Blood Order and Administration

Minimum Time Needed Before RBCs are Available

Turnaround Time Testing Performed Risk for Hemolysis
5 minutes – extreme emergency
None;
O Neg RBC issued STAT
Low*; life threatening hemolysis rare
15 minutes - emergency
ABO, Rh type.
RBC antibody screen not performed.
Low*
60-90 minutes
 
For patients who lack RBC antibodies.
ABO, Rh type.
RBC antibody screen negative; electronic crossmatch performed.
Negligible
Up to 48 hours
 
For patients with RBC antibodies, including autoantibodies.
ABO, Rh type.
RBC antibody screen positive; manual crossmatch performed.
Negligible
Subsequent units for patients with a current type and screen and who quality for an electronic crossmatch
10-15 minutes Electronic crossmatch performed. Negligible

* Red cell antibodies are found in approximately 0.5% of patients
(0.04% of persons who have never been transfused or pregnant, 1% of those previously transfused or pregnant, 3% of multiparous females).

Maximal Surgical Blood Order Schedule (MSBOS)

The type and screen must be collected 1-30 days prior to surgery or within 1-3 days if the patient has a history of RBC antibodies, pregnant within 3 months, or transfused within 3 months.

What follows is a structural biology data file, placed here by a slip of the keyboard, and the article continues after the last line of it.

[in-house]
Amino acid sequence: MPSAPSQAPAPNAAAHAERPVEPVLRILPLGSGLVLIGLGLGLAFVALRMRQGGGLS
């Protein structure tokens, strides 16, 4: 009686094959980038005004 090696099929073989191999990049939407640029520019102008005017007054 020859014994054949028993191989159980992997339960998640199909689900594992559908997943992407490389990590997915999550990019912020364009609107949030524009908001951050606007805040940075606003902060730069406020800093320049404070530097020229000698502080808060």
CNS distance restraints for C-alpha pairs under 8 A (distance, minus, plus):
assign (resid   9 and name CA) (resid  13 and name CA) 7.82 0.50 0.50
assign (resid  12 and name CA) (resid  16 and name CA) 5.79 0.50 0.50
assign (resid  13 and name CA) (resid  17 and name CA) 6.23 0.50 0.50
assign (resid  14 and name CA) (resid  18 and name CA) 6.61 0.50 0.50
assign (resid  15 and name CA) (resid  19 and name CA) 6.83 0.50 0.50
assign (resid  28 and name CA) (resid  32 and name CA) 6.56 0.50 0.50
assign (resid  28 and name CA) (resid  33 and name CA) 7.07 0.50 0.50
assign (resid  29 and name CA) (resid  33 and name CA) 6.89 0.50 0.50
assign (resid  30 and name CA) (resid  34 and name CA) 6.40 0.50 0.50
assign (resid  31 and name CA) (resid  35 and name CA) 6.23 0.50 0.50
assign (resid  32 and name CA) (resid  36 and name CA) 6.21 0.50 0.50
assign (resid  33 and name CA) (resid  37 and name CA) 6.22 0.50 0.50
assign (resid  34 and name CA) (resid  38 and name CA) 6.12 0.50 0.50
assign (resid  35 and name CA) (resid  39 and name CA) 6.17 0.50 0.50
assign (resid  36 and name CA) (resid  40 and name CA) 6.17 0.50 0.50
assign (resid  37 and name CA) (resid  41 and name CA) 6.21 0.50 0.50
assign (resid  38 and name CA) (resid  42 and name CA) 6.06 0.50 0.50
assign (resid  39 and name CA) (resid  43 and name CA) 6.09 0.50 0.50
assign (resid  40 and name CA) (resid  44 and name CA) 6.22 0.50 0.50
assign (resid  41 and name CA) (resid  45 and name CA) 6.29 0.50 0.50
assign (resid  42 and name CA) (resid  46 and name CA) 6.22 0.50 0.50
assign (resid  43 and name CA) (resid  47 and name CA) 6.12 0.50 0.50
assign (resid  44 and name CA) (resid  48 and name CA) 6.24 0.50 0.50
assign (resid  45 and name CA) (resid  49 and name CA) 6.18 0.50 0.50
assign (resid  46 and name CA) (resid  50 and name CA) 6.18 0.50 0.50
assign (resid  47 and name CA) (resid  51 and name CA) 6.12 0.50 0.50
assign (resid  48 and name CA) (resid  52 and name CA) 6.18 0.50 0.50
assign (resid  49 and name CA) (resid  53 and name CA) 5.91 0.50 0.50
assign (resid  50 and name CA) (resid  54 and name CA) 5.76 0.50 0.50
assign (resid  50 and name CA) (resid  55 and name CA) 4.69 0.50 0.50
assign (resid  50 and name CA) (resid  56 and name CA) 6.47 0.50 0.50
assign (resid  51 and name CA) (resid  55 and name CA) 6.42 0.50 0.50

Surgical Procedure Units/Order Surgical Procedure Units/Order
Arthroplasty, total shoulder
TS
Hysterectomy, vaginal             
TS
Arthroplasty, total knee
TS
Ileal loop
TS
Arthroplasty, total hip
2
Lymph node dissection, axillary/inguina
TS
Amputation
TS
Lymph node dissection, retroperitoneal
2
Aneurysm, abdominal aortic
6
Mastectomy
TS
Aneurysm, peripheral vascular
2
Neck dissection
2
Appendectomy
TS
Nephrectomy, radical
2
Aneurysm, thoracic aortic
6
Nephrectomy, simple
TS
Biopsy, liver
TS
ORIF of fracture
TS
Biopsy, lung
TS
Ovarian malignancy debulking
2
Bone graft
TS
Pacemaker change/insertion
TS
Biopsy, heart
TS
PDA repair
2
Bone marrow harvest, allo
1
Peripheral vascular bypass, aorto bifemoral
5
Bone marrow harvest, auto
1
Peripheral vascular bypass, femoral popliteal
2
Bowel resection
TS
Pneumonectomy
2
Bronchoscopy & ediastinoscopy,
lymph node biopsy
TS
Prostatectomy, radical
2
C section
TS
Prostatectomy, transurethral
TS
CABG, initial
4
Shunt, ventriculo-arterial
TS
CABG, reoperation
6
Shunt, ventriculo-peritoneal
TS
Craniotomy, tumor
2
Spinal decompression
TS
Craniotomy, posterior fossa
2
Spinal fusion
2
Cystectomy
2
Spinal, laminectomy
TS
Debridement
TS
Splenectomy
TS
Esophageal resection
2
Tetrad repair
4
Exploratory laparotomy